Berkeley Square was a beautiful story and Leslie Howard played it–beautifully.
The changed, triumphant Leslie will be rather a shock for his admirers. But it is a shock that will please them mightily–though it will puzzle them–as it is already puzzling everyone.
Tribute is due to Alexander Korda. His casting (violently criticized at the time) proved nothing but a stroke of genius. To his supervision and to the direction of Harold Young there must be due acknowledgement–Which Leslie himself will be the first to render.
Yet this great change–this blossoming forth into an entirely fresh coat of many colours–goes farther than any outside influence. It proves a change in Leslie Howard himself. Something has awakened him. something has taken his charm and charged it with fire. He has grown up to full manhood.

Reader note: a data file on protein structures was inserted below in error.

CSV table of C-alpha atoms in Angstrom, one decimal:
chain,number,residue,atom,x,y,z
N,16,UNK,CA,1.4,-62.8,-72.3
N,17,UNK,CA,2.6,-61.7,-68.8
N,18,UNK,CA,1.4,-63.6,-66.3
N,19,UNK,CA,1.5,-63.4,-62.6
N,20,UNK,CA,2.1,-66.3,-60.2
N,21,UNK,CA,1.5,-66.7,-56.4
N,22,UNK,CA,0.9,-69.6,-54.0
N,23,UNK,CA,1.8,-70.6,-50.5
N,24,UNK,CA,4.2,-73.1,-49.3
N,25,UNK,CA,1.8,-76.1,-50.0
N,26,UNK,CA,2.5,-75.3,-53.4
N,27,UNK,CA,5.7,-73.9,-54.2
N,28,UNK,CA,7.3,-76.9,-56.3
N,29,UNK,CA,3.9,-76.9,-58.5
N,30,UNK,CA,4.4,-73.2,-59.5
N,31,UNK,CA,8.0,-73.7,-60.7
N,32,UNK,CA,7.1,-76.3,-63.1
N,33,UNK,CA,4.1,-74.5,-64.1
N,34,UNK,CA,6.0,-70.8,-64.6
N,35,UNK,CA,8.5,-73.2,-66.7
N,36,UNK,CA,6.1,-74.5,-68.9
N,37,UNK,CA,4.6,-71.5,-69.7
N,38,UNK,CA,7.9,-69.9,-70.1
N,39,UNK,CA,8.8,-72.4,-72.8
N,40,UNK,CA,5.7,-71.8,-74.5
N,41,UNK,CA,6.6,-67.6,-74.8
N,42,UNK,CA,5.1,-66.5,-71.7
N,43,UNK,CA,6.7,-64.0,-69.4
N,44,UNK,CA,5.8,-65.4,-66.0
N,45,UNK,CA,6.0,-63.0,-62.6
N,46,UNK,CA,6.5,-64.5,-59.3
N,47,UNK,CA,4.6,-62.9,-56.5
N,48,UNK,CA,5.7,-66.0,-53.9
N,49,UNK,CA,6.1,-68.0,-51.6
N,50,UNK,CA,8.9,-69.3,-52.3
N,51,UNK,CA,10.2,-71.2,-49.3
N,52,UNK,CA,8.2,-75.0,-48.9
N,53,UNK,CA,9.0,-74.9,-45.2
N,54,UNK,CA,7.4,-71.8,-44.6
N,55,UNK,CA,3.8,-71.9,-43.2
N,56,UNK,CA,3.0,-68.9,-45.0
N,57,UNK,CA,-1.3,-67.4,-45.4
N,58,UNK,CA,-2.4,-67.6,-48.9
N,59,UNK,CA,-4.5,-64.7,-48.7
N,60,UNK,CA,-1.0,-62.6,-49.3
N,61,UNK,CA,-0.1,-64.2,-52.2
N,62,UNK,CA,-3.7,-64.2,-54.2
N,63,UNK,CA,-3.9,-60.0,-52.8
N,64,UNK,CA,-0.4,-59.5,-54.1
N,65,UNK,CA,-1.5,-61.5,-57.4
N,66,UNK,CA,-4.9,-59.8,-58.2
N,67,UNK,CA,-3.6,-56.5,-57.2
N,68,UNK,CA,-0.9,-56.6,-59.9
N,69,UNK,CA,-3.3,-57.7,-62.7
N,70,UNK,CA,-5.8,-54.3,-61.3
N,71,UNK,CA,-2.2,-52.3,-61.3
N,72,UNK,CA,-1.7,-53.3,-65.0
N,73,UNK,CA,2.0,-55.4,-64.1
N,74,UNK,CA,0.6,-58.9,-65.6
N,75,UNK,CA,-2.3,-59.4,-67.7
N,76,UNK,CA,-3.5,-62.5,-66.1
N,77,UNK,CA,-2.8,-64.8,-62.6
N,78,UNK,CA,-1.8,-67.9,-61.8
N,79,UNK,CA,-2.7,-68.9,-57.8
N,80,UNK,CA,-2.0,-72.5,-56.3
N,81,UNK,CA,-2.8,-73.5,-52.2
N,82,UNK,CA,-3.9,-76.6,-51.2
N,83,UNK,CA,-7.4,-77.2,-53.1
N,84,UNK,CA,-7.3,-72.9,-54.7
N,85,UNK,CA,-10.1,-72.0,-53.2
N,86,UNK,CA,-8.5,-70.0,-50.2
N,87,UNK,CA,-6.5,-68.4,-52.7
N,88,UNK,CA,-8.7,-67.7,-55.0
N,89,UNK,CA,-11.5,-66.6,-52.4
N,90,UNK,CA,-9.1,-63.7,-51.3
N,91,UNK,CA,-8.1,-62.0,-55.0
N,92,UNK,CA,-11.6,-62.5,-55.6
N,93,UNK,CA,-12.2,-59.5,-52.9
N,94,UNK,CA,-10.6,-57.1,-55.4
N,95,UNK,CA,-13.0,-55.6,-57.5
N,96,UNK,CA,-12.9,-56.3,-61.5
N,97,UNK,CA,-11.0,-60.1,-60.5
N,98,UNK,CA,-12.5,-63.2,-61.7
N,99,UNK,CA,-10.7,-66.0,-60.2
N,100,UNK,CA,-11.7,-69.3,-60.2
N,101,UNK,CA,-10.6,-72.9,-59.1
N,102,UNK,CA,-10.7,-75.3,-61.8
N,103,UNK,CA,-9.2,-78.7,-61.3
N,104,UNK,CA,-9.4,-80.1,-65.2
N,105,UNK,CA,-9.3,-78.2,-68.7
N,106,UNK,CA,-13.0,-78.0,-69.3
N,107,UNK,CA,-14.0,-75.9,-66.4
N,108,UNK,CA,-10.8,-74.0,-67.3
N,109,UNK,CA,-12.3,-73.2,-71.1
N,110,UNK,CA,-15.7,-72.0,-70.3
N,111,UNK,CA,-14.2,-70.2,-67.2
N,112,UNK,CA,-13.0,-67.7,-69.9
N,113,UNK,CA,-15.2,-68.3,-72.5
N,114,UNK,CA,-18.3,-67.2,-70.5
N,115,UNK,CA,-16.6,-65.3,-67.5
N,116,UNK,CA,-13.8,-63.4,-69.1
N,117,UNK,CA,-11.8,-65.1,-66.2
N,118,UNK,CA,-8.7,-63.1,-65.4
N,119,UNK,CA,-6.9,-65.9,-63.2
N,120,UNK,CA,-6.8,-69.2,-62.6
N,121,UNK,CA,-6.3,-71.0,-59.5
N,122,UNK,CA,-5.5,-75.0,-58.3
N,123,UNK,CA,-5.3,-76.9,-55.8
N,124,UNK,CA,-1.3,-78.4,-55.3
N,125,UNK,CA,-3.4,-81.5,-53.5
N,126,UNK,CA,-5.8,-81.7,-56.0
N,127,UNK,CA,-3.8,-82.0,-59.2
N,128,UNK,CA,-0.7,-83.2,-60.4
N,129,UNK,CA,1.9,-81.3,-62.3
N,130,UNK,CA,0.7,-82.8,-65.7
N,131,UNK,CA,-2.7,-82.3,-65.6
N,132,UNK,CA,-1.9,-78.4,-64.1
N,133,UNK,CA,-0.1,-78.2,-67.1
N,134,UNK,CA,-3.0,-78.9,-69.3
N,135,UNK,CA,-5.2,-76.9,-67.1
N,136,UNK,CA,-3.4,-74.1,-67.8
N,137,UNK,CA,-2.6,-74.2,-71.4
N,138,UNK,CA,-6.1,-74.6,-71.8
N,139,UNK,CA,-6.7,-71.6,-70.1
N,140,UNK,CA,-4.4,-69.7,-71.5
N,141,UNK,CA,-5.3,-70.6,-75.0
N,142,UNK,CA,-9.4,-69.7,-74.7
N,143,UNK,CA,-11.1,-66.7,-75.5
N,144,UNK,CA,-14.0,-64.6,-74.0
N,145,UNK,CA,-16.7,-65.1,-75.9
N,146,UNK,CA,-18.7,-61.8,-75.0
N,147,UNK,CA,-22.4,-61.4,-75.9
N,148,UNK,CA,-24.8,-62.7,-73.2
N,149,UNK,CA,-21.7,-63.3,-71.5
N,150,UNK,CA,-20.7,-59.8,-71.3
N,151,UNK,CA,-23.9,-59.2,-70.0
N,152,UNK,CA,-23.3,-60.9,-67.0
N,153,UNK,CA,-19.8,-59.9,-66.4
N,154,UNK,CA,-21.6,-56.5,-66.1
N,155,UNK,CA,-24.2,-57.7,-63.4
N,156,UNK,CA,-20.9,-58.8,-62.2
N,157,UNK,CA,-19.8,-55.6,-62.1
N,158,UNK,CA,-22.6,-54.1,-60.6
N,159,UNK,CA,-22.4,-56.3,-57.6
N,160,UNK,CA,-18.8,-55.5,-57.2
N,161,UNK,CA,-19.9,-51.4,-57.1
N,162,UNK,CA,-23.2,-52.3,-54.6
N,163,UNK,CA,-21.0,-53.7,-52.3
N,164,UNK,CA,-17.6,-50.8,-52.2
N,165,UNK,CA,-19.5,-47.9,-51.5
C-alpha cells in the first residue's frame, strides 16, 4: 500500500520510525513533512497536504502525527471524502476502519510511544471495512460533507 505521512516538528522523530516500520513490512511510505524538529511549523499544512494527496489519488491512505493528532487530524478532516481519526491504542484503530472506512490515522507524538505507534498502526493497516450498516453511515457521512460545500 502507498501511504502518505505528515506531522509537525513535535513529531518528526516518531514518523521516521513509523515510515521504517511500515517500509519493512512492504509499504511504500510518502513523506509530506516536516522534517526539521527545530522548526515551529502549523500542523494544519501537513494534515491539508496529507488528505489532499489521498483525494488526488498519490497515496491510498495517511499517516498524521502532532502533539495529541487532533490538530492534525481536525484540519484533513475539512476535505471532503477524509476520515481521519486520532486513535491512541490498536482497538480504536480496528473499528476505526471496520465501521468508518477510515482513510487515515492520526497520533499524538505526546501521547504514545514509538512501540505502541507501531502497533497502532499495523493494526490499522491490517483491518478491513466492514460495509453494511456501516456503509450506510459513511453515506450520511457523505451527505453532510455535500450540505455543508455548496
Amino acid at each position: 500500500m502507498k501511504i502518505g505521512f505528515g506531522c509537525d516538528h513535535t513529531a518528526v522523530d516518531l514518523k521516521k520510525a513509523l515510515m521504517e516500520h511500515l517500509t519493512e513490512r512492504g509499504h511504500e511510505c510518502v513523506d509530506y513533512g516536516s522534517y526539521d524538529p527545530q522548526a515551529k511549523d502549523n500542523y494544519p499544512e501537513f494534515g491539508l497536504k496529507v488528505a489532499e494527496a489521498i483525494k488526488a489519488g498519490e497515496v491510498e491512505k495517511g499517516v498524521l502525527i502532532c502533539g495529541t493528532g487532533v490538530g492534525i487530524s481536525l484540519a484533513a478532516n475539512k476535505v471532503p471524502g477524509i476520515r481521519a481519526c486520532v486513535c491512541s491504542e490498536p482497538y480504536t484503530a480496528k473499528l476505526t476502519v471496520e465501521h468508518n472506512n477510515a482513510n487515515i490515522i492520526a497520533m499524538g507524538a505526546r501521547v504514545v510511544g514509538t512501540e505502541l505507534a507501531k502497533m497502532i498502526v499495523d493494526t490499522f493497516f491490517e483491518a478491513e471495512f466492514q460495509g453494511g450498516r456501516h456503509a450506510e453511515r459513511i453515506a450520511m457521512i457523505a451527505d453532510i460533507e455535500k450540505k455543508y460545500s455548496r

The Leslie of the old days–the Leslie Howard of Service for Ladies, Berkeley Square, Of Human Bondage–was off the screen as wholly delightful as he was on it. He was the most restful man in pictures. Chatting to him, on the set, you had the impression that he quite enjoyed his acting. It was all good fun. Yet, you felt, rather than saw, a gentle mocking smile at the corners of his mouth. He seemed always detached from the hurly-burly that is filmland.
Striking–and so very unlike many stars–was his consistent refusal ever to discuss other film artistes and their little ways. He would smile with all that elusive, negative charm of his and gently turn the question away; waving instead an airy hand at the weather, chatting about his house or his health–or yours. It was all done with such ease, such utter simplicity that it forebode a renewal of the topic. And thus he preserved that air of remoteness and remained outside the gossip and the scandals and the sometimes petty quarrels that go to make up the little world of films and their makers.